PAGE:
Saturday, October 1, 2011

John the Baptist’s Teaching concerning Baptism and Fruitfulness in Luke 3:7–17

I don’t know what you normally think of when you think about baptism; but baptism is a rather strange custom. When we think of baptism, we think of contact with water. Depending on the mode of baptism employed, this contact can either be like jumping into a swimming pool, or jumping in and out of the shower after a couple of seconds. But why does Christianity have this rite?

Baptism is a part of Christianity because Jesus taught it that way. In the Great Commission, Jesus spoke about how disciples are made, and he linked that with baptism: “Go therefore and make disciples of all nations, baptizing them in the name of the Father and of the Son and of the Holy Spirit” (Matt 28:19). Baptism is the first step to becoming in an official sense a disciple of the Lord Jesus. Through baptism, we officially become disciples of the Lord Jesus. Through baptism, as we confess our faith in Jesus as Lord, we officially become united to Christ, and officially begin to share in the eternal life which has been his since the time of his resurrection.

Baptism is a sign that we officially belong to Jesus, that we are officially one of his disciples. This means that baptism is a privilege. It is a wonderful privilege to be baptized, and to belong to Christ; but, like anything in life, with wonderful privilege also comes important responsibilities. And this is where John the Baptist’s teaching in Luke 3 comes in. John’s warnings function to remind us of some of the responsibilities that go together with baptism.

John the Baptist was called by God to go and preach “a baptism of repentance for the forgiveness of sons.” John did his job well. Crowds flocked to hear his preaching, and they responded by submitting themselves to baptism in the Jordan River. This is something which is recorded not only in the Bible, but the famous Jewish historian called Josephus, who wrote a history of the Jewish people in the first century A.D., wrote about John, saying: “many people came like a crowd surrounding John, because when they heard his preaching, they were greatly moved.” Being moved by his preaching, the people responded by being baptized.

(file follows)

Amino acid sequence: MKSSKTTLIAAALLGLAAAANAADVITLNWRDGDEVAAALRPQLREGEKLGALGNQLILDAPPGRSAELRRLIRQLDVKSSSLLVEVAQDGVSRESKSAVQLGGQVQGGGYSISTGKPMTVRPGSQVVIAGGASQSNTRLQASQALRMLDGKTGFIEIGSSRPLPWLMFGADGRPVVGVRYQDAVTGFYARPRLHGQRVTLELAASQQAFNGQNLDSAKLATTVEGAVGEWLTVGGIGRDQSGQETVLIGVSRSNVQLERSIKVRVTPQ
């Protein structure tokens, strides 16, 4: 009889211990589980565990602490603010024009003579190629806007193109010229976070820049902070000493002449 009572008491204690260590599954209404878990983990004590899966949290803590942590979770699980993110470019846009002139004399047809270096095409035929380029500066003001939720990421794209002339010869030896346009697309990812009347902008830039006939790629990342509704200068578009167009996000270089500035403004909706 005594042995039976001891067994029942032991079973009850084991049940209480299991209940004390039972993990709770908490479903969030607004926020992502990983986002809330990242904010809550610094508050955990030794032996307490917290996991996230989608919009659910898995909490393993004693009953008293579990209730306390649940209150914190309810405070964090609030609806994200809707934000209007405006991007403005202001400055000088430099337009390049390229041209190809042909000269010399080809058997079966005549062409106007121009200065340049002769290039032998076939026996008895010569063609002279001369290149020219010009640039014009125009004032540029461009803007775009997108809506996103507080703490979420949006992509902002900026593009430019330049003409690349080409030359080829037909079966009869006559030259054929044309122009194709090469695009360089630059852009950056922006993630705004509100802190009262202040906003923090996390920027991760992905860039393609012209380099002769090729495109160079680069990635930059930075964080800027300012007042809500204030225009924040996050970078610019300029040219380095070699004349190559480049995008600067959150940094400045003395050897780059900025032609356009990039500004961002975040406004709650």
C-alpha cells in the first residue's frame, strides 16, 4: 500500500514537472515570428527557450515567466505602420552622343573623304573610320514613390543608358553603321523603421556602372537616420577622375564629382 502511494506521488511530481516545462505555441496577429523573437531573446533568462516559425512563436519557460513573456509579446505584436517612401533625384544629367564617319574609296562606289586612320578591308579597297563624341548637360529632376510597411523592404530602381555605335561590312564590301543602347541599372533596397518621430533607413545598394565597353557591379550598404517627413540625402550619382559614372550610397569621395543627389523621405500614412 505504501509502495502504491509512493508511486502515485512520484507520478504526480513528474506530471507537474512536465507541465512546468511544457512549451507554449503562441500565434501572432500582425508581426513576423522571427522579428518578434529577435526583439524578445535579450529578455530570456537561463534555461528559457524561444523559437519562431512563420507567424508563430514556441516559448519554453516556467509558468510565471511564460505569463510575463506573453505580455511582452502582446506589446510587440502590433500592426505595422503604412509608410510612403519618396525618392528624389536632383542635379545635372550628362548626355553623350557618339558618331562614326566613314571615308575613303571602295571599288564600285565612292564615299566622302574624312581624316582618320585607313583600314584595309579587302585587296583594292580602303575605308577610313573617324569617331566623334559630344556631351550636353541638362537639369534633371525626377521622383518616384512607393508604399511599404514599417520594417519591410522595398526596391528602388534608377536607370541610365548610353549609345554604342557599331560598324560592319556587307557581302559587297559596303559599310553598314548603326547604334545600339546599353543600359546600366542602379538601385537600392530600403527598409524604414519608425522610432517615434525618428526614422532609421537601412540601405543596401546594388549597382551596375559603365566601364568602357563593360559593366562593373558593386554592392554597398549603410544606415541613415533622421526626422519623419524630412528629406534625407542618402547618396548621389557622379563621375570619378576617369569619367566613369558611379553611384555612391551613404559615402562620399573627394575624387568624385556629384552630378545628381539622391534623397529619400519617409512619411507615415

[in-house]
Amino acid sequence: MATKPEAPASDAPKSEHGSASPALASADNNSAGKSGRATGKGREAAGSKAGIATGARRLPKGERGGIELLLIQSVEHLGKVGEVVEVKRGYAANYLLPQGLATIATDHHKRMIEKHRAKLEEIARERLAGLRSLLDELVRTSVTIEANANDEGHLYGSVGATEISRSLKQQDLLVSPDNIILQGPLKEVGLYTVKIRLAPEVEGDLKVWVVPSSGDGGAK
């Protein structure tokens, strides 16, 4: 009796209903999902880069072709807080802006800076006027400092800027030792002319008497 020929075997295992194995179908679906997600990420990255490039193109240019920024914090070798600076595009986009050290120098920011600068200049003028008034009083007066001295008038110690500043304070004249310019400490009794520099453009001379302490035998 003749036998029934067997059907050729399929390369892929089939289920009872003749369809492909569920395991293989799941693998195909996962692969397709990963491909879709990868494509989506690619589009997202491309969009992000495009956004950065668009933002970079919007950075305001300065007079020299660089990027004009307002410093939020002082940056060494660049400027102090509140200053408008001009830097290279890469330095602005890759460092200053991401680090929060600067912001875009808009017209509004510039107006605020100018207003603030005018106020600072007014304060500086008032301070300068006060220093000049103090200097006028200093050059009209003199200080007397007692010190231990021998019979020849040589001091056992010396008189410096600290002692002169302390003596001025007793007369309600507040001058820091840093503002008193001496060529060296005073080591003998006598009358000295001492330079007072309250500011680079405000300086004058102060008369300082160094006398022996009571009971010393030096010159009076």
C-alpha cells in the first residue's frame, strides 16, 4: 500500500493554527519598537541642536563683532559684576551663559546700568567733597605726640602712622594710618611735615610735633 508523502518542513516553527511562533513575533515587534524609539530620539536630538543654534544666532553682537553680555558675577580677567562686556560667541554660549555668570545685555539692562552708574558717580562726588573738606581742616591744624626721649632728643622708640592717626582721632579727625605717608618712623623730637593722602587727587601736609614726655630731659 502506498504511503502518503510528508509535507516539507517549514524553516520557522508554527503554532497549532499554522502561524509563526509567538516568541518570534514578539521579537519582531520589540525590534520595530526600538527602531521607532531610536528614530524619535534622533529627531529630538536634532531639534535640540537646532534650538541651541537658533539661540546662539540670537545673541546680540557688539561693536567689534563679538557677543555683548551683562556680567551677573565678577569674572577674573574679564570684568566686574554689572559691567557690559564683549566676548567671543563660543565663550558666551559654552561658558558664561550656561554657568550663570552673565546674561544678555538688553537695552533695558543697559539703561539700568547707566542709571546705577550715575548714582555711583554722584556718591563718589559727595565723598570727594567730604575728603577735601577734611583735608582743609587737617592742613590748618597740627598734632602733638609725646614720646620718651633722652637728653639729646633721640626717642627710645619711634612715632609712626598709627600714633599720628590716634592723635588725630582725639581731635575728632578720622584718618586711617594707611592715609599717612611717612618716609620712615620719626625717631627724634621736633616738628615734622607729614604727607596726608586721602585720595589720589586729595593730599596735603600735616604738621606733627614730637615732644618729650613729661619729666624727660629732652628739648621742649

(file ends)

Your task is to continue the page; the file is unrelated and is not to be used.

This is a pattern that we see in the early church. The apostles went out telling people about Jesus, and those who responded were baptized. For example, the Apostle Peter at the time of the Feast of Pentecost preached to a large crowd of Jews in Jerusalem. We read in Acts 2 how his message also cut people to the heart, and Peter called on them to “repent and be baptized, every one of you in the name of Jesus Christ for the forgiveness of your sins, and you will receive the gift of the Holy Spirit” (Acts 2:38). Baptism is a sign of repentance leading to the forgiveness of sins.

Here we need to be clear what repentance is. What does it mean to repent? In the Bible to repent basically means to change direction. It means to turn away from our sinful way of life in order to follow God. It means to turn away from following the way of the world to start follow God’s way, to start living the way he would have us live. Baptism is important as a sign of repentance, but it’s only the beginning of a life which is to be lived out in the spirit of repentance.

This is something about which John the Baptist strongly warned the crowds who were coming to him to be baptized. John was not one of your touchy-feely types. Seeing the crowds who were coming to him to baptized, he could have praised God for the wonderful response to his ministry. I’m sure that he was praising God for the effectiveness of his ministry, but at the same time he was aware that baptism was only the beginning. Seeing the crowds coming out to be baptized, John warned them: “You brood of vipers! Who warned you to flee from the coming wrath? Bear fruits in keeping with repentance!” (Luke 3:7–8). Baptism is a wonderful privilege, but it is only a beginning. When we are baptized, it is like being planted as a fruit tree in God’s orchard. It is great being a fruit tree in God’s orchard, but our job as fruit trees is to bear fruit for God.

John understood that some of the people coming out to him to be baptized had probably not fully understood the significance of baptism as being a sign of repentance. Those being baptized were primarily, if not exclusively, Jewish. So John warned them, saying: “Do not begin to say to yourselves, ‘We have Abraham as our father.’ For I tell you, God is able from these stones to raise up children for Abraham” (Luke 3:8). Being a physical descendant of Abraham was not enough for a person to be right with God. Belonging to Israel was not enough to a person to be right with God. Being right with God demands true repentance.